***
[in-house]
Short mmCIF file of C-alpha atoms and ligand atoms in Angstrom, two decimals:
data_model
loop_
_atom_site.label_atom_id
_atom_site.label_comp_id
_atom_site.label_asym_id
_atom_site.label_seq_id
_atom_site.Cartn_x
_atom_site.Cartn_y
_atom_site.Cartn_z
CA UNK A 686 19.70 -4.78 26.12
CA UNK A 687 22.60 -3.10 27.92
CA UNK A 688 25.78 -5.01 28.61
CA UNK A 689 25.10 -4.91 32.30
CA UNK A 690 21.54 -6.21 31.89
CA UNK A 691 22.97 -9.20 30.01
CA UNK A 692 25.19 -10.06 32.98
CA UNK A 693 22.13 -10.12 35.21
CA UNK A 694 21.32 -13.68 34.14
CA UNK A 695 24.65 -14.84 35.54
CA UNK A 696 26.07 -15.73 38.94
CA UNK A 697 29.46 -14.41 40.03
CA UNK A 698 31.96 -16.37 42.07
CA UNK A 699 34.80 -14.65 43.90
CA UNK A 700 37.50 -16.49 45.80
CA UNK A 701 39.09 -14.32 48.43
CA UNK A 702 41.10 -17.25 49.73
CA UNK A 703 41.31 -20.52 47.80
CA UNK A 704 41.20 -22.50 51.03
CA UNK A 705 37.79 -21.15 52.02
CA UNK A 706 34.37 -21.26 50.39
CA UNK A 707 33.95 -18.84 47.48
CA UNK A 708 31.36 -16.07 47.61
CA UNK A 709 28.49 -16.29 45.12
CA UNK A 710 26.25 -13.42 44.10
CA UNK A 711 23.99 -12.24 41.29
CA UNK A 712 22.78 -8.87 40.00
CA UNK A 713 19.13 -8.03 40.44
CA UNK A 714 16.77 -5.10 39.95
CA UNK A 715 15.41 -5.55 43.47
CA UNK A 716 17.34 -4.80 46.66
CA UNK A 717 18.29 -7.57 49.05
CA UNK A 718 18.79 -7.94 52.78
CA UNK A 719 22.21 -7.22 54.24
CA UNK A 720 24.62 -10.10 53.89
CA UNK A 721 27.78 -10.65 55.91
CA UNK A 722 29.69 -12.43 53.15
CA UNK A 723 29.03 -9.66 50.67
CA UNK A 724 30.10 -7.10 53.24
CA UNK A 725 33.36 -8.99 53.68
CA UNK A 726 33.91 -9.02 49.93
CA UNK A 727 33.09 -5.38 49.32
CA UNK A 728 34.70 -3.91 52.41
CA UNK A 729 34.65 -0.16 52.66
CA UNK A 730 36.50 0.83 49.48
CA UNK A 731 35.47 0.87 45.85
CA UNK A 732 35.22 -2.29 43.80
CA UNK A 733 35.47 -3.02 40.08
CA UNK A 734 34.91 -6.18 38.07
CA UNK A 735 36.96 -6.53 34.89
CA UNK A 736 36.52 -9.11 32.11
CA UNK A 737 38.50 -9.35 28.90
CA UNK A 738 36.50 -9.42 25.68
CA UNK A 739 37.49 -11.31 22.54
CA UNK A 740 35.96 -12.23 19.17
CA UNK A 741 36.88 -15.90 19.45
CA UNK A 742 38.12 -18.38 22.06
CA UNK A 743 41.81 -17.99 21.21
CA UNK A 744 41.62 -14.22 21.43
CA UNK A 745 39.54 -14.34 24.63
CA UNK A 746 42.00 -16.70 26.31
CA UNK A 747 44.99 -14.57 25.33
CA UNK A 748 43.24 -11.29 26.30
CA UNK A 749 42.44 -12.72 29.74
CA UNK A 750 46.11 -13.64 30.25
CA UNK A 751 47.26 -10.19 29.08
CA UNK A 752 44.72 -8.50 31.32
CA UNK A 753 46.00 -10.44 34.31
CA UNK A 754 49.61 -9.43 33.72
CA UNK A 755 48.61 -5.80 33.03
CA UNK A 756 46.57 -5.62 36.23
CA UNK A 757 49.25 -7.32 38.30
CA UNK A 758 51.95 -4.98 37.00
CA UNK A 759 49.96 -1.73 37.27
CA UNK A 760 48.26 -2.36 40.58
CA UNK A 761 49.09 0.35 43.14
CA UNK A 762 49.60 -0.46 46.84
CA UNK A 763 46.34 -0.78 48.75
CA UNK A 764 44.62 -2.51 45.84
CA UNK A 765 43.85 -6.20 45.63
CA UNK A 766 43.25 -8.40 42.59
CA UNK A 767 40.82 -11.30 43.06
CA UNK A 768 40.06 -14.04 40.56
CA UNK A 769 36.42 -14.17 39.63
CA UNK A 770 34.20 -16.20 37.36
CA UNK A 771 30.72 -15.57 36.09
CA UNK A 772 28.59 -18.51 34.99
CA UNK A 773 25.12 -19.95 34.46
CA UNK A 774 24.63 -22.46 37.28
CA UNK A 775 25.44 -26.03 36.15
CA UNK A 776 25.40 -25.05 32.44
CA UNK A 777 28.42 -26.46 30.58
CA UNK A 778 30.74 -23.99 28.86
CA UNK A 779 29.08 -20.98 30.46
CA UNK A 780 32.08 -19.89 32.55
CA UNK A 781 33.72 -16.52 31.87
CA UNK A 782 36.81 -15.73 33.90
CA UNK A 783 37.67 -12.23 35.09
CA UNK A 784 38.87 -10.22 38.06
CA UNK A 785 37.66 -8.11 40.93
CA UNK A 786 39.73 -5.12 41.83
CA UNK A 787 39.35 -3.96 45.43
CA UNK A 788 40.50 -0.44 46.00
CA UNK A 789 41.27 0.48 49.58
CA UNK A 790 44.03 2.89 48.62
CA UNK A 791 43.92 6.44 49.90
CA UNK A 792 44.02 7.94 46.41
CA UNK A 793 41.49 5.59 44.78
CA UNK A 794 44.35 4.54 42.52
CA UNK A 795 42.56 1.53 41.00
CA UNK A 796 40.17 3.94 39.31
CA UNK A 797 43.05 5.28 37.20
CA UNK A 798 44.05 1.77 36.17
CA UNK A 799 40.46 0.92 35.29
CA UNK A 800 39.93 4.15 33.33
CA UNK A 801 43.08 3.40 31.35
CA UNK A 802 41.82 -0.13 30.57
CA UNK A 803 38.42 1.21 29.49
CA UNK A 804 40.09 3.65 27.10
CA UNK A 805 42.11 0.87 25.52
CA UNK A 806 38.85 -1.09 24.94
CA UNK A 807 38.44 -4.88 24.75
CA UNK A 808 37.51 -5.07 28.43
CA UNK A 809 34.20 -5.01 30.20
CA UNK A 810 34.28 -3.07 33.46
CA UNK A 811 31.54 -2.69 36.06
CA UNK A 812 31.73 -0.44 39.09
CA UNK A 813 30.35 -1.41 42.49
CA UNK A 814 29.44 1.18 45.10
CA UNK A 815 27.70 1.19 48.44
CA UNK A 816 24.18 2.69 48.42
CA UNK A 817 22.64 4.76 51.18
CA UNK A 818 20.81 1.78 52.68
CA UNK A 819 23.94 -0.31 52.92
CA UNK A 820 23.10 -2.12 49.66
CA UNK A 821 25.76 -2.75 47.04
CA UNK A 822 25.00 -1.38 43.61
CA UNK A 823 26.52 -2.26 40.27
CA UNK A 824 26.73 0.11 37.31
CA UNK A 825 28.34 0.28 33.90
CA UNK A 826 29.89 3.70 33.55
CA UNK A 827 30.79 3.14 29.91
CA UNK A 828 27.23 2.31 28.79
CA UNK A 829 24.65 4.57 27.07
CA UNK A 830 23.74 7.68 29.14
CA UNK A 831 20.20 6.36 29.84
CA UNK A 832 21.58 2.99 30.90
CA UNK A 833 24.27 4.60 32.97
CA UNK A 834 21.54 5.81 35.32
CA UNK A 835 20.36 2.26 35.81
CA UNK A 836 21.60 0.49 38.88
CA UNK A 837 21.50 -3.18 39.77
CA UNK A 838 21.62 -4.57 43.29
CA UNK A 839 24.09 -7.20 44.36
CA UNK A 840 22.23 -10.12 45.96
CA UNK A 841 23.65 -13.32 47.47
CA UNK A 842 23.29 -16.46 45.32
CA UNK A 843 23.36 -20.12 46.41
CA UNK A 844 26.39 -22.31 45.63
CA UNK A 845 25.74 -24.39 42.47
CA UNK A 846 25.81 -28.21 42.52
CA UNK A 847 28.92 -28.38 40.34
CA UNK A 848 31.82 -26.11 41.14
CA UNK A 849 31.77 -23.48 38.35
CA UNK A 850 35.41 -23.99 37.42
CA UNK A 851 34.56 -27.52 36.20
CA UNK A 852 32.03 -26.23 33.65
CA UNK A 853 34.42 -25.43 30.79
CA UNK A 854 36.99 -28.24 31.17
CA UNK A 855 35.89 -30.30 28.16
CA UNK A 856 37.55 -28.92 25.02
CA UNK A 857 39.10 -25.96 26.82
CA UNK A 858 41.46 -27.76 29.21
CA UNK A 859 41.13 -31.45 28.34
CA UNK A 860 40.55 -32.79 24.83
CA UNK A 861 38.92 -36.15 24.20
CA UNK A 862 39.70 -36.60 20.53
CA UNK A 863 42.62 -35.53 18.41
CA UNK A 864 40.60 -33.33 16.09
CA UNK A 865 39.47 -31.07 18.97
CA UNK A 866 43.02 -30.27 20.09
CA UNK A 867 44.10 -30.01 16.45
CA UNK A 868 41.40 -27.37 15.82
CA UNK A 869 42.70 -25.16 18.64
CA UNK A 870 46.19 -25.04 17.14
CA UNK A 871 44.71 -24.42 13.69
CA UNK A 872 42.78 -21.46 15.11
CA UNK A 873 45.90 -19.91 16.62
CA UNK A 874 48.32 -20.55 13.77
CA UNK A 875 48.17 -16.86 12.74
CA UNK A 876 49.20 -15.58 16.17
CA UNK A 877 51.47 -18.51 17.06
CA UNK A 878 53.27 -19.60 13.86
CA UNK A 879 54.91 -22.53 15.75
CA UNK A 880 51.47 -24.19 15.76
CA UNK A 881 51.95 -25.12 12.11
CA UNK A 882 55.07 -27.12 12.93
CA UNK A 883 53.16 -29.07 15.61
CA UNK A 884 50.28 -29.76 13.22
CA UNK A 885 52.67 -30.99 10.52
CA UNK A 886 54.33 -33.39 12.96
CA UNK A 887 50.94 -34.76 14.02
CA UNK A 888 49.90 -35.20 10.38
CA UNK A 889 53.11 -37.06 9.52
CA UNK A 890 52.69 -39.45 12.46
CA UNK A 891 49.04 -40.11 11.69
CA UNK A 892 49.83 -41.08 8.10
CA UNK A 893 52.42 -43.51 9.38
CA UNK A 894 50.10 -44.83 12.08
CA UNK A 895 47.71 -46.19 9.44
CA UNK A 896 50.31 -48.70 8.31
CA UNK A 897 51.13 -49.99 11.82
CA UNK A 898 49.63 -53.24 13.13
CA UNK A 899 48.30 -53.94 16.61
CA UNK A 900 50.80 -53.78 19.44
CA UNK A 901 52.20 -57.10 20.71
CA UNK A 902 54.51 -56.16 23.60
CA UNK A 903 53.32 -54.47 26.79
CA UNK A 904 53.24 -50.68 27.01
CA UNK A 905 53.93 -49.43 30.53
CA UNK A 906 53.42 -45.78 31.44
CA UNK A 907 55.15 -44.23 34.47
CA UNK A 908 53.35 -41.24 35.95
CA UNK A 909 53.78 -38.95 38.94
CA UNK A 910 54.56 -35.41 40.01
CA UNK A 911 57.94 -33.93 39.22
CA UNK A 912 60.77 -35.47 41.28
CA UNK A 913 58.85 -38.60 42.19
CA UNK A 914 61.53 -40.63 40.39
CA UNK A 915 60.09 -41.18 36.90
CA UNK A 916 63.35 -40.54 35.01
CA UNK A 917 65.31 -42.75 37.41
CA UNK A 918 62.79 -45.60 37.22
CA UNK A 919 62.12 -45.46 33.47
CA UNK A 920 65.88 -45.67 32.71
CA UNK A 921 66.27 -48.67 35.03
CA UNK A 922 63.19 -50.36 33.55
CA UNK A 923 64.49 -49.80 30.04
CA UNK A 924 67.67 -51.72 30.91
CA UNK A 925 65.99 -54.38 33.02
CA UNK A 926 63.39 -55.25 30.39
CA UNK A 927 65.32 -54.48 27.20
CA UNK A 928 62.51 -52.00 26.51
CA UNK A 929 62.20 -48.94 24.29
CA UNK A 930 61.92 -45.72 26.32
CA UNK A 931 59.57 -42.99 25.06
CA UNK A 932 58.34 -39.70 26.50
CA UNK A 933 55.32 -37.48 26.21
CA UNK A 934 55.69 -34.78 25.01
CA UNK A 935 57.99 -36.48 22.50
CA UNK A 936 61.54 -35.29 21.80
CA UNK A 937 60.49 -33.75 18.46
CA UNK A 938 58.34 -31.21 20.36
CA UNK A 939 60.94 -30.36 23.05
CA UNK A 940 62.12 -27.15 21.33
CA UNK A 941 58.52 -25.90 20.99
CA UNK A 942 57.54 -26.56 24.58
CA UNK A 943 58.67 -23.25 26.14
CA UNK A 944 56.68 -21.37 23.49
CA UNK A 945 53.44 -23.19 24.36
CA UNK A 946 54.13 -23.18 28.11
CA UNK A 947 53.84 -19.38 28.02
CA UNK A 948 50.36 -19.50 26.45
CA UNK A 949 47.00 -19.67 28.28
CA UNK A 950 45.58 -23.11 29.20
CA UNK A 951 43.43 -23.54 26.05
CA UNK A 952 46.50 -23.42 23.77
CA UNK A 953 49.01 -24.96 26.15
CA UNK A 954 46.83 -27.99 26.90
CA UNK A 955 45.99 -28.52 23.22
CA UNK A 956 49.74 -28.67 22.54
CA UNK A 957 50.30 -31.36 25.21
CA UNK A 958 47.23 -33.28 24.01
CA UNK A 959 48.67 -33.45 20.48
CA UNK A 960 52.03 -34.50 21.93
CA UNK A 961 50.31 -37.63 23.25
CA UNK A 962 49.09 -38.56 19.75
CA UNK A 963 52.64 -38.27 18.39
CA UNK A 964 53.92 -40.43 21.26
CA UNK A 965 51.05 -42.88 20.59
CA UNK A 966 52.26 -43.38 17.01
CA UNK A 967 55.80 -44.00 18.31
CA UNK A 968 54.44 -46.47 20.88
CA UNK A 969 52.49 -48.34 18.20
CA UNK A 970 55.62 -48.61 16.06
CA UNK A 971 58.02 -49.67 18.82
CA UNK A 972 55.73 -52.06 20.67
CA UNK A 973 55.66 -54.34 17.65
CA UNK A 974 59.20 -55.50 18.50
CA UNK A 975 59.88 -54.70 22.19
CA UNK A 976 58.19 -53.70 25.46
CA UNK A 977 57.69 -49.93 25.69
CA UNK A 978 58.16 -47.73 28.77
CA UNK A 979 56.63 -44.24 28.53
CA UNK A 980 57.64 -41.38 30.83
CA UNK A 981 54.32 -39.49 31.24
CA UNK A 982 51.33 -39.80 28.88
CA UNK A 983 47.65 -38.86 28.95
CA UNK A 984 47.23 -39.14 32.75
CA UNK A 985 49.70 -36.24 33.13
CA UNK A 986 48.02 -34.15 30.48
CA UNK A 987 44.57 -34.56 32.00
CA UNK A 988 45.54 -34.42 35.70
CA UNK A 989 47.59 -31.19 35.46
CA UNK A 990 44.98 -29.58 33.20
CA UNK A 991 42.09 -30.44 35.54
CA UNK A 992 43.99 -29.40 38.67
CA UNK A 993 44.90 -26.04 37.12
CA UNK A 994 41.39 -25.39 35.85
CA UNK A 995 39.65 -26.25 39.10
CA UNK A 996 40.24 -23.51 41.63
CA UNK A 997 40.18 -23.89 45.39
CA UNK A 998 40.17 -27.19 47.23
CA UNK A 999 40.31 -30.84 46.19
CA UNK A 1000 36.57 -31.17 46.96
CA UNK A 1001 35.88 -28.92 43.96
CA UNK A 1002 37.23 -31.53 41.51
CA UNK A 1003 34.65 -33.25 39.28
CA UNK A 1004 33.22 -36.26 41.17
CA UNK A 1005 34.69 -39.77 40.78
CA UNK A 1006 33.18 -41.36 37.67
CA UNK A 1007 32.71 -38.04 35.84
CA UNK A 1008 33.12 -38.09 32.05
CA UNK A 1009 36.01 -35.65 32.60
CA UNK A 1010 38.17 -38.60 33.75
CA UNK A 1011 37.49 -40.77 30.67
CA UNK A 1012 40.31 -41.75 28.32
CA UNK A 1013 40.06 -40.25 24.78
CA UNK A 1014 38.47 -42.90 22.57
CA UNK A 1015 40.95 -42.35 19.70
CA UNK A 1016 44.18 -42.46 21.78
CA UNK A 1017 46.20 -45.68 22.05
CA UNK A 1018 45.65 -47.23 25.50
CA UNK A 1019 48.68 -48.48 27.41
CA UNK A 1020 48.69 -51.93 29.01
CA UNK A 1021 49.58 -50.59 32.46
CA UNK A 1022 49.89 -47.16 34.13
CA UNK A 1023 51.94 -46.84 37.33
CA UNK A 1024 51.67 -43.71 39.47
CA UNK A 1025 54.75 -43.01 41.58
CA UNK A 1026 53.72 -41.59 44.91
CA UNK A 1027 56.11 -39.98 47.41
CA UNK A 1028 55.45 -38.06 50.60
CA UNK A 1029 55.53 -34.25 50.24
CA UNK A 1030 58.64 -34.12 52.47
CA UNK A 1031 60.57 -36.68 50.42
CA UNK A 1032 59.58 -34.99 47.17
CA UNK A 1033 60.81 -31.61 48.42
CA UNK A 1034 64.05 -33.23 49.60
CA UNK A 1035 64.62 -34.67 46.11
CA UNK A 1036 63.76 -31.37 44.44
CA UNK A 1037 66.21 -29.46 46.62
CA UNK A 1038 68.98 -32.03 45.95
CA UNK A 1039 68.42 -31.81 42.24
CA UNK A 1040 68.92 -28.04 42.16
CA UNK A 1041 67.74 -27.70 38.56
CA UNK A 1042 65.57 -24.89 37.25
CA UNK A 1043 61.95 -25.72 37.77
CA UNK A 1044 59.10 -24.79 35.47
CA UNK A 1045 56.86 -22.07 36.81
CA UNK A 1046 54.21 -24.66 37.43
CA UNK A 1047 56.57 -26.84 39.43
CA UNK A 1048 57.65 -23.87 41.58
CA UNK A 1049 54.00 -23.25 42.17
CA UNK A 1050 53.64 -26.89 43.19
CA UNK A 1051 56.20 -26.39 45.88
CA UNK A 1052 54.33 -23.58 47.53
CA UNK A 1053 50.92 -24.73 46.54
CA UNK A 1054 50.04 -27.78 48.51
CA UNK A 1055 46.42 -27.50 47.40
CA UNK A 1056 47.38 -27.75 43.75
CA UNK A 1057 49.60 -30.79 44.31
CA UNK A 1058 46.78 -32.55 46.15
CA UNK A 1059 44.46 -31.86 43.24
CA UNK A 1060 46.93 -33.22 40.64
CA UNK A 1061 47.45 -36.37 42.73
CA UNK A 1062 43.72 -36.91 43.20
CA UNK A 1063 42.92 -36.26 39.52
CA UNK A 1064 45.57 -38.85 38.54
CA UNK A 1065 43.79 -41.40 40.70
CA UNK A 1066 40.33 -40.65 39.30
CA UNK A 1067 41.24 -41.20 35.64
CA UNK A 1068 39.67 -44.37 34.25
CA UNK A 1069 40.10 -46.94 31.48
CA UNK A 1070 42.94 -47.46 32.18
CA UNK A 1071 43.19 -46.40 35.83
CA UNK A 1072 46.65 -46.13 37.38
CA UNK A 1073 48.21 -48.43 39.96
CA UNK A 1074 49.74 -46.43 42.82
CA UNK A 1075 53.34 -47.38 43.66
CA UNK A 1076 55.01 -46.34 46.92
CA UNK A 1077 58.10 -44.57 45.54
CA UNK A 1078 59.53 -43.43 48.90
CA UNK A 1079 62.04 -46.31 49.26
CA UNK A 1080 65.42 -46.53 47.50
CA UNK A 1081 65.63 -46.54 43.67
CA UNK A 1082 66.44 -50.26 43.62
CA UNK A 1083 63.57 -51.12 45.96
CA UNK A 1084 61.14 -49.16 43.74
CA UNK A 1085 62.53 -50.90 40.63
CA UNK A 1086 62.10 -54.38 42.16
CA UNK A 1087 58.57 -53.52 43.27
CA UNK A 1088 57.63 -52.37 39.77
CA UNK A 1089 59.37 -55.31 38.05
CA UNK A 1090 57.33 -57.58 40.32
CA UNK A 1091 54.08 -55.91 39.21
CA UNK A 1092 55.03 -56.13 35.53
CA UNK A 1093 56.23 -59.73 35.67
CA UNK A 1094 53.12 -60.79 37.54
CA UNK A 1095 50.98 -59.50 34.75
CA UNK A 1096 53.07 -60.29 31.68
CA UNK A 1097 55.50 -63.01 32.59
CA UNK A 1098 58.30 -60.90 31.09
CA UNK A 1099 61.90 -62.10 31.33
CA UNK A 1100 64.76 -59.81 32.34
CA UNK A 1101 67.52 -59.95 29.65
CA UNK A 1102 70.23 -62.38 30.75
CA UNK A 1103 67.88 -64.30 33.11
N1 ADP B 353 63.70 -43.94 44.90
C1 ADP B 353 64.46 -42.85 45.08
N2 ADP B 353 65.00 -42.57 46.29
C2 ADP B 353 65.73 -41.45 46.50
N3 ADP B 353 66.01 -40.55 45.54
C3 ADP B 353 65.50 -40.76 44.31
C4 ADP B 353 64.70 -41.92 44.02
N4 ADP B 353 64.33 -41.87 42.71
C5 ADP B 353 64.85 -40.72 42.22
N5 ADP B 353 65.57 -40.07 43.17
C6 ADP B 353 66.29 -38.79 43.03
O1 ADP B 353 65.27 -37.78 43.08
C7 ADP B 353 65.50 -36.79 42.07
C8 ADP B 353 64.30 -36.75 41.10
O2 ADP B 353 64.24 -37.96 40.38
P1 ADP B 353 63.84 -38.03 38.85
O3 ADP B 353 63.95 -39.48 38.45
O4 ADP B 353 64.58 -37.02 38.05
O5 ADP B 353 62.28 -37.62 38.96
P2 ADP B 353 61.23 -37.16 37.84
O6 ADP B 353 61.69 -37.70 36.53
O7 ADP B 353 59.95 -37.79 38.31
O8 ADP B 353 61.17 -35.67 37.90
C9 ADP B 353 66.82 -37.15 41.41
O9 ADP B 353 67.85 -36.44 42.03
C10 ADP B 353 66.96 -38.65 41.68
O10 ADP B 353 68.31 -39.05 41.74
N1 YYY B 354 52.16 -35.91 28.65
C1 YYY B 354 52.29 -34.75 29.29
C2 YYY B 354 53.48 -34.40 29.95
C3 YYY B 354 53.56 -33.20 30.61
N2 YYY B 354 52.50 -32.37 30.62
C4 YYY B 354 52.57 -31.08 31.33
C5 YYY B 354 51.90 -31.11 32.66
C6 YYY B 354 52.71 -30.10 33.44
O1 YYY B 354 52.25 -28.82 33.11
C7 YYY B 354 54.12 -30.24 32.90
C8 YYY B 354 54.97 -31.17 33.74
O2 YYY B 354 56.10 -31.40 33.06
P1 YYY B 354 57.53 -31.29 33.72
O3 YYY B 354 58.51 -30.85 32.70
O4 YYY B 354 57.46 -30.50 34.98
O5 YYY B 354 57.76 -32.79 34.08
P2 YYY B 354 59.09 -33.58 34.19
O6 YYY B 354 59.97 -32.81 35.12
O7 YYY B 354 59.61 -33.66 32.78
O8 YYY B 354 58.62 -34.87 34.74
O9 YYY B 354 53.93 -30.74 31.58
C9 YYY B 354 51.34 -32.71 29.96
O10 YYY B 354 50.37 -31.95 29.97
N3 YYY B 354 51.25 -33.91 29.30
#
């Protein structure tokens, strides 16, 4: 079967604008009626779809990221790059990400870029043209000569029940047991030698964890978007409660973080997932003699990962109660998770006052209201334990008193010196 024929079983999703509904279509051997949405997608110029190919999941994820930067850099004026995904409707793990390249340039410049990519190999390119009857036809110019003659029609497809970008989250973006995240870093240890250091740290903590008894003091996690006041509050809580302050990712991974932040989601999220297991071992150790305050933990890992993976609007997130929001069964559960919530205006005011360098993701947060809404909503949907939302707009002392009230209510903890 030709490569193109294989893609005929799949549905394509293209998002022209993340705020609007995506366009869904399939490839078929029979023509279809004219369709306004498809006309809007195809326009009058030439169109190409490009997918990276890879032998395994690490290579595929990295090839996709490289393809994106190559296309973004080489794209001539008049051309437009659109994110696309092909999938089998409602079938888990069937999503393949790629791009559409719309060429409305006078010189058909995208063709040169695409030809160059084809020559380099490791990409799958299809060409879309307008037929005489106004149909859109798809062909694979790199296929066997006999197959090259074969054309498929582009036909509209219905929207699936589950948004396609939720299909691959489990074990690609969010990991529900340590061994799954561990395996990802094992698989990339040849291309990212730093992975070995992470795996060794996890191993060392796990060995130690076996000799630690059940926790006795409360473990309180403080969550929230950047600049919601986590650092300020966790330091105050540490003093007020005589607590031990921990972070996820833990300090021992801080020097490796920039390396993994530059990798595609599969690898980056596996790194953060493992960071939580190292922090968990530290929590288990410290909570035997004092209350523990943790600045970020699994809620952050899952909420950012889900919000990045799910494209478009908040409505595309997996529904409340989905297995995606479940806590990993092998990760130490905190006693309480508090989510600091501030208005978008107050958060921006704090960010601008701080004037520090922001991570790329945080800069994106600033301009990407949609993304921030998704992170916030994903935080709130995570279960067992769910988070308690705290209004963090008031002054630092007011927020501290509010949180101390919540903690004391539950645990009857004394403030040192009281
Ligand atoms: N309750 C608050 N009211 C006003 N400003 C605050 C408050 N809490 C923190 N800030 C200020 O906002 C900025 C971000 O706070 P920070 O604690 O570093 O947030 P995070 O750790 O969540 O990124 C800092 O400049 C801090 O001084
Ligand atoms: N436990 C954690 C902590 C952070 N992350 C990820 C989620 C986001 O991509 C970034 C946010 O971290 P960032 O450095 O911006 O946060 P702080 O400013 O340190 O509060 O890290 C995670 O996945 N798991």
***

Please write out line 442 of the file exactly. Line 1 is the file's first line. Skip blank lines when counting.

C7 ADP B 353 65.50 -36.79 42.07